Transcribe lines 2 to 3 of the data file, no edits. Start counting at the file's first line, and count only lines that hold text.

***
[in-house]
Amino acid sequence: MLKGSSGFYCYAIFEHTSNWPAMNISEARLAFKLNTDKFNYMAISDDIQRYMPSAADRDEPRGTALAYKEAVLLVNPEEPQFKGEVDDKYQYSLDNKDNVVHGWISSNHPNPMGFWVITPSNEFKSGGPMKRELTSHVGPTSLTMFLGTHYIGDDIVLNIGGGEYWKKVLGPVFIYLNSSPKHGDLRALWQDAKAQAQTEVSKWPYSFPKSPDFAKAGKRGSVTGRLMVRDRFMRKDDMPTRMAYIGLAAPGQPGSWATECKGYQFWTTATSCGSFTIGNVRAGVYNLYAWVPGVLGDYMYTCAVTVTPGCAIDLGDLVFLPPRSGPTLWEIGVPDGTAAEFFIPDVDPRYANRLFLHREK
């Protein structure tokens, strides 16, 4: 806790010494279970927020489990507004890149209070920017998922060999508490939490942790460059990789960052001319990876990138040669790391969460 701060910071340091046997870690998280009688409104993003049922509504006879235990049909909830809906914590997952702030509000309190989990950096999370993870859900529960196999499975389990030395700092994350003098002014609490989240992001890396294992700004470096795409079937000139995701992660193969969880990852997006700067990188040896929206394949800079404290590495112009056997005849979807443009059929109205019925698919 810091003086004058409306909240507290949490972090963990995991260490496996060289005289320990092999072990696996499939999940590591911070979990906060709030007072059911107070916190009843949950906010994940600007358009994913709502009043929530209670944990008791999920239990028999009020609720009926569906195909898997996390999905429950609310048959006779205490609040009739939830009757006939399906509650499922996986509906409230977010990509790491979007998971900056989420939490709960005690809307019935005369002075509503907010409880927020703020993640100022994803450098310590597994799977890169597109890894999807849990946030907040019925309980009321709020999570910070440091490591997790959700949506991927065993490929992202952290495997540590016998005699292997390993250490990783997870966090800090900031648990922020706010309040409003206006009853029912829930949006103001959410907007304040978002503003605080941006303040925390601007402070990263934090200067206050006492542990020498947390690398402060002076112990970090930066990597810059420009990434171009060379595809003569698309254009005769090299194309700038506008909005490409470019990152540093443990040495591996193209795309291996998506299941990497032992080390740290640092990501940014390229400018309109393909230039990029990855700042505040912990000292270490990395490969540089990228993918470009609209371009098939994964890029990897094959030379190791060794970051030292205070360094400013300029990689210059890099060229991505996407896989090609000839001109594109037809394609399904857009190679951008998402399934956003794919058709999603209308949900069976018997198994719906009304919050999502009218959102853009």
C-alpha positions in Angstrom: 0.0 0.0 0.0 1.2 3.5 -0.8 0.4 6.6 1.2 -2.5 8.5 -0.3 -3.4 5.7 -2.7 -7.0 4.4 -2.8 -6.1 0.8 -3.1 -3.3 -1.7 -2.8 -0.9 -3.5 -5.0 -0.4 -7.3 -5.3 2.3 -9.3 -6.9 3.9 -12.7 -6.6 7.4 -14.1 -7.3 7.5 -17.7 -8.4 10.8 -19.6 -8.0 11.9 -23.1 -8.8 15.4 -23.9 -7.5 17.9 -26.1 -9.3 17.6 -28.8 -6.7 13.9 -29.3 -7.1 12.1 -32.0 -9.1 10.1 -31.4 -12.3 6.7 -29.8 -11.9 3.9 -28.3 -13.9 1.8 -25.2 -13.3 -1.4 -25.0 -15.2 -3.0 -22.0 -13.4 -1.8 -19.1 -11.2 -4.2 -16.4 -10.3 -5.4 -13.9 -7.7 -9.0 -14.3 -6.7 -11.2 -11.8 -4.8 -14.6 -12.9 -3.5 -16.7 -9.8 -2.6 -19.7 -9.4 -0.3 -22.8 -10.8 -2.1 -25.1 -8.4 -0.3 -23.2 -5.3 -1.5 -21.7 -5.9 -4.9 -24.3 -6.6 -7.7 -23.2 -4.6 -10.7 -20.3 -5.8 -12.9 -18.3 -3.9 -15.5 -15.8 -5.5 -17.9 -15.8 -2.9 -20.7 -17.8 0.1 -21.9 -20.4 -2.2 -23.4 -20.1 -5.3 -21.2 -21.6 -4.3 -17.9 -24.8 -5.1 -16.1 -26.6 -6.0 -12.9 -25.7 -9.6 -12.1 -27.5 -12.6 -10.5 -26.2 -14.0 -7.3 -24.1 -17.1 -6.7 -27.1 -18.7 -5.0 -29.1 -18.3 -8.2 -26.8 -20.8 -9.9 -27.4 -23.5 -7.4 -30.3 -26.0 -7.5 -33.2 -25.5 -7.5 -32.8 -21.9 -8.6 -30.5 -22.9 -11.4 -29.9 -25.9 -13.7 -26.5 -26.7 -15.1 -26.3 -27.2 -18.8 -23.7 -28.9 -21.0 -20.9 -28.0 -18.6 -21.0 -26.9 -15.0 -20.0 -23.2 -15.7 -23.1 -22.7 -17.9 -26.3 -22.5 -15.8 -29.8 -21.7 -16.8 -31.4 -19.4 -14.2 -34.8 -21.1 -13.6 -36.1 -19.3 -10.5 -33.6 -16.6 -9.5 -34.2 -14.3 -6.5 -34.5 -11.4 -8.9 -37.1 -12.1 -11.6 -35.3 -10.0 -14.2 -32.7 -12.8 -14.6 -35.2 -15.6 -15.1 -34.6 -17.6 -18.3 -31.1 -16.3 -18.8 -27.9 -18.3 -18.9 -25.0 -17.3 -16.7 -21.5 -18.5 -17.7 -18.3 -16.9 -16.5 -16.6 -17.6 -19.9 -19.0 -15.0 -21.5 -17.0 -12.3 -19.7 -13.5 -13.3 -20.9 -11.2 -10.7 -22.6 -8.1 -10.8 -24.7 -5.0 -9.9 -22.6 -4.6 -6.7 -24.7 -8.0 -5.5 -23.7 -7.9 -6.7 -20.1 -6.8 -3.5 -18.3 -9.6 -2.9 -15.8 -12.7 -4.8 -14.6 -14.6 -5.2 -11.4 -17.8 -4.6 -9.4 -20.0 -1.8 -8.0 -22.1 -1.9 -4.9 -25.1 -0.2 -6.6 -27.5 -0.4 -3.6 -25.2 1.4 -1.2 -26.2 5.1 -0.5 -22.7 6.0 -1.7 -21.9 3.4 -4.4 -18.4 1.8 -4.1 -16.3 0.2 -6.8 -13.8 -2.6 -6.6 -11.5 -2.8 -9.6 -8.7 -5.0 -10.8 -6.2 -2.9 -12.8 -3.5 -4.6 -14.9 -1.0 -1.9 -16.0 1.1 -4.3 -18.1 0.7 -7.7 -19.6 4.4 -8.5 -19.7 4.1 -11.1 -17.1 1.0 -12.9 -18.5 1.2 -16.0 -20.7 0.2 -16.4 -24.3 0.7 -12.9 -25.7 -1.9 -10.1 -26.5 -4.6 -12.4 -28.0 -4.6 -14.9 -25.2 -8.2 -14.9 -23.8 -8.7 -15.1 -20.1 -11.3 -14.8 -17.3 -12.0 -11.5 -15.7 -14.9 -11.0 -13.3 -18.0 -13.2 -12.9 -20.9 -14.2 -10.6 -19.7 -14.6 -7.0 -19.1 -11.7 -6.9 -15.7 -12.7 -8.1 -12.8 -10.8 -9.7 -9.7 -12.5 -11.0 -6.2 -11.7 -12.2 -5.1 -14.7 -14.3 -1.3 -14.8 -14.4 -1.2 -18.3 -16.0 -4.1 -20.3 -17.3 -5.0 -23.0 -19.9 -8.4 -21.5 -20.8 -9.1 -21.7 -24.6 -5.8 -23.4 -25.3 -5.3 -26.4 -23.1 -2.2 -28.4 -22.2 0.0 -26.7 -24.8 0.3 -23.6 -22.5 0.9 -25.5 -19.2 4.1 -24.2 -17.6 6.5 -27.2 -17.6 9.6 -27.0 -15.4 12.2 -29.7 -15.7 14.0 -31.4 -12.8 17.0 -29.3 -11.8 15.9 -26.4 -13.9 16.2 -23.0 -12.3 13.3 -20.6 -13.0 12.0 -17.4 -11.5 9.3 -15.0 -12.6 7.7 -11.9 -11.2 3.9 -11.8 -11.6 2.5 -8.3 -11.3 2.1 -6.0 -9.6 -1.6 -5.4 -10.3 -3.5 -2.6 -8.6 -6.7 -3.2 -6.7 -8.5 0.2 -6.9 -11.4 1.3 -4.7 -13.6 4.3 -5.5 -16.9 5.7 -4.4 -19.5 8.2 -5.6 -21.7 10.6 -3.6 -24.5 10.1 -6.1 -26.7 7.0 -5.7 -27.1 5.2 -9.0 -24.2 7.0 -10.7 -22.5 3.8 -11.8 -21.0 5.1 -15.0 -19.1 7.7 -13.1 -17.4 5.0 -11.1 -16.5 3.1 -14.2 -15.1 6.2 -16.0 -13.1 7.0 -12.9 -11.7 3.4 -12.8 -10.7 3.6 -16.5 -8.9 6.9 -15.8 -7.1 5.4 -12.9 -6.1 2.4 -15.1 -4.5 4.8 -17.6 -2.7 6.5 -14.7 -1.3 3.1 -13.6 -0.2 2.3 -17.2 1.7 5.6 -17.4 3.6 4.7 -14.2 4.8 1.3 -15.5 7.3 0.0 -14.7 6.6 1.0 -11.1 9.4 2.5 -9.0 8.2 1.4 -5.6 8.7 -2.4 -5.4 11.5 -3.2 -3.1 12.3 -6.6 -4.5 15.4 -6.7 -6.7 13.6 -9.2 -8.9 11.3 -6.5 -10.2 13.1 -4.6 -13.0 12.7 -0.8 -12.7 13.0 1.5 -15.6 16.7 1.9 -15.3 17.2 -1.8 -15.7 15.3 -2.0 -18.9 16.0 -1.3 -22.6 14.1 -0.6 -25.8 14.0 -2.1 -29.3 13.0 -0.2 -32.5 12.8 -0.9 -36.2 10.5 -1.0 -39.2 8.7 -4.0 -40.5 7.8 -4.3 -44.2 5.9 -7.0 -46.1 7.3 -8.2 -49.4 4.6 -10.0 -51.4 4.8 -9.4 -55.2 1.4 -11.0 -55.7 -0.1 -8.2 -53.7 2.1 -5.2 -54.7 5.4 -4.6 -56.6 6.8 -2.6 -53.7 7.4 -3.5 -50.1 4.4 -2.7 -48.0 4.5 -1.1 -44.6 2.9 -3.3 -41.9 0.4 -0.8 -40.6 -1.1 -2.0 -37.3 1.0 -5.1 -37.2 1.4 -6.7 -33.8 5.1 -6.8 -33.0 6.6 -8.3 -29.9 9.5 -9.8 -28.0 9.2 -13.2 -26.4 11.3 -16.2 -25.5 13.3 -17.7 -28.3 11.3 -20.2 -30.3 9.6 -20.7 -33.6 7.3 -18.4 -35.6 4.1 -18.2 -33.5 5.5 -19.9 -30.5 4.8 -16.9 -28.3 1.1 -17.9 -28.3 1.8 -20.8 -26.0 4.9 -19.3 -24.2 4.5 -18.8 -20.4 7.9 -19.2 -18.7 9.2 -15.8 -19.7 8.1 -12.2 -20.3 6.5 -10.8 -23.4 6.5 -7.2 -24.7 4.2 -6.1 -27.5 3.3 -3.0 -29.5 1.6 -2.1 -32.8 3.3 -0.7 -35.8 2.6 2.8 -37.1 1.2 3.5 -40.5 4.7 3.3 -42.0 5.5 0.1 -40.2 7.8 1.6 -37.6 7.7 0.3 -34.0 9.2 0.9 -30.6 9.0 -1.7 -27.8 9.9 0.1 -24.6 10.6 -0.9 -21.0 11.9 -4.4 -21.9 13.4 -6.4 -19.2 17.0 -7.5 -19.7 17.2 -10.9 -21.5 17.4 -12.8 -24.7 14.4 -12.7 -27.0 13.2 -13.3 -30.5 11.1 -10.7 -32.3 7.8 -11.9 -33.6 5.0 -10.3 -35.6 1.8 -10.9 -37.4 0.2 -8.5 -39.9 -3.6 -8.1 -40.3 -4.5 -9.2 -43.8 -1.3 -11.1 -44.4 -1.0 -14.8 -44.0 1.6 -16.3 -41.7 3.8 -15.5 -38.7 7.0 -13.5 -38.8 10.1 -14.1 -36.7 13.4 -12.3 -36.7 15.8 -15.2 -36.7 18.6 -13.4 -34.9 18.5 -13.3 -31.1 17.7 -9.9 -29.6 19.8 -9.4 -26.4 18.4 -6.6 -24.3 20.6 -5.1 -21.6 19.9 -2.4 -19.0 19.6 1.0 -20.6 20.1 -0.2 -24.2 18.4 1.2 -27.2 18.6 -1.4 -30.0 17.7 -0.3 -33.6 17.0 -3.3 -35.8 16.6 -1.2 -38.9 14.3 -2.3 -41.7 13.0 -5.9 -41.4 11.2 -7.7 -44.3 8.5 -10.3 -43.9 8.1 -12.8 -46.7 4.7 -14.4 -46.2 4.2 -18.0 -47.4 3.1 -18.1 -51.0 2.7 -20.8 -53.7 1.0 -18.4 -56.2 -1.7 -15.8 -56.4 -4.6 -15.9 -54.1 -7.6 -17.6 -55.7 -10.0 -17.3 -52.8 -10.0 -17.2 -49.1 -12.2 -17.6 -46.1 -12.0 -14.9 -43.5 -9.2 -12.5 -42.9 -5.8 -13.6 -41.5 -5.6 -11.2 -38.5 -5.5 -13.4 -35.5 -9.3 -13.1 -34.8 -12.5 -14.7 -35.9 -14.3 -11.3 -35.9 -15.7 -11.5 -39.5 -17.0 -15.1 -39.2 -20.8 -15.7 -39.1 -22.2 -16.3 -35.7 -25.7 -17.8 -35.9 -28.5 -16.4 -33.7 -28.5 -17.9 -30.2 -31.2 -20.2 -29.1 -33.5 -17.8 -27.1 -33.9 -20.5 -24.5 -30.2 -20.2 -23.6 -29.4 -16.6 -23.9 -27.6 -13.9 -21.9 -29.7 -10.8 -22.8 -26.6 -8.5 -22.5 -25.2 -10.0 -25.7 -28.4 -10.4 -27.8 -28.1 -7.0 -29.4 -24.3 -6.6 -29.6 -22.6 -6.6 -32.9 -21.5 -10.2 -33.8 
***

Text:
Amino acid sequence: MLKGSSGFYCYAIFEHTSNWPAMNISEARLAFKLNTDKFNYMAISDDIQRYMPSAADRDEPRGTALAYKEAVLLVNPEEPQFKGEVDDKYQYSLDNKDNVVHGWISSNHPNPMGFWVITPSNEFKSGGPMKRELTSHVGPTSLTMFLGTHYIGDDIVLNIGGGEYWKKVLGPVFIYLNSSPKHGDLRALWQDAKAQAQTEVSKWPYSFPKSPDFAKAGKRGSVTGRLMVRDRFMRKDDMPTRMAYIGLAAPGQPGSWATECKGYQFWTTATSCGSFTIGNVRAGVYNLYAWVPGVLGDYMYTCAVTVTPGCAIDLGDLVFLPPRSGPTLWEIGVPDGTAAEFFIPDVDPRYANRLFLHREK
């Protein structure tokens, strides 16, 4: 806790010494279970927020489990507004890149209070920017998922060999508490939490942790460059990789960052001319990876990138040669790391969460 701060910071340091046997870690998280009688409104993003049922509504006879235990049909909830809906914590997952702030509000309190989990950096999370993870859900529960196999499975389990030395700092994350003098002014609490989240992001890396294992700004470096795409079937000139995701992660193969969880990852997006700067990188040896929206394949800079404290590495112009056997005849979807443009059929109205019925698919 810091003086004058409306909240507290949490972090963990995991260490496996060289005289320990092999072990696996499939999940590591911070979990906060709030007072059911107070916190009843949950906010994940600007358009994913709502009043929530209670944990008791999920239990028999009020609720009926569906195909898997996390999905429950609310048959006779205490609040009739939830009757006939399906509650499922996986509906409230977010990509790491979007998971900056989420939490709960005690809307019935005369002075509503907010409880927020703020993640100022994803450098310590597994799977890169597109890894999807849990946030907040019925309980009321709020999570910070440091490591997790959700949506991927065993490929992202952290495997540590016998005699292997390993250490990783997870966090800090900031648990922020706010309040409003206006009853029912829930949006103001959410907007304040978002503003605080941006303040925390601007402070990263934090200067206050006492542990020498947390690398402060002076112990970090930066990597810059420009990434171009060379595809003569698309254009005769090299194309700038506008909005490409470019990152540093443990040495591996193209795309291996998506299941990497032992080390740290640092990501940014390229400018309109393909230039990029990855700042505040912990000292270490990395490969540089990228993918470009609209371009098939994964890029990897094959030379190791060794970051030292205070360094400013300029990689210059890099060229991505996407896989090609000839001109594109037809394609399904857009190679951008998402399934956003794919058709999603209308949900069976018997198994719906009304919050999502009218959102853009």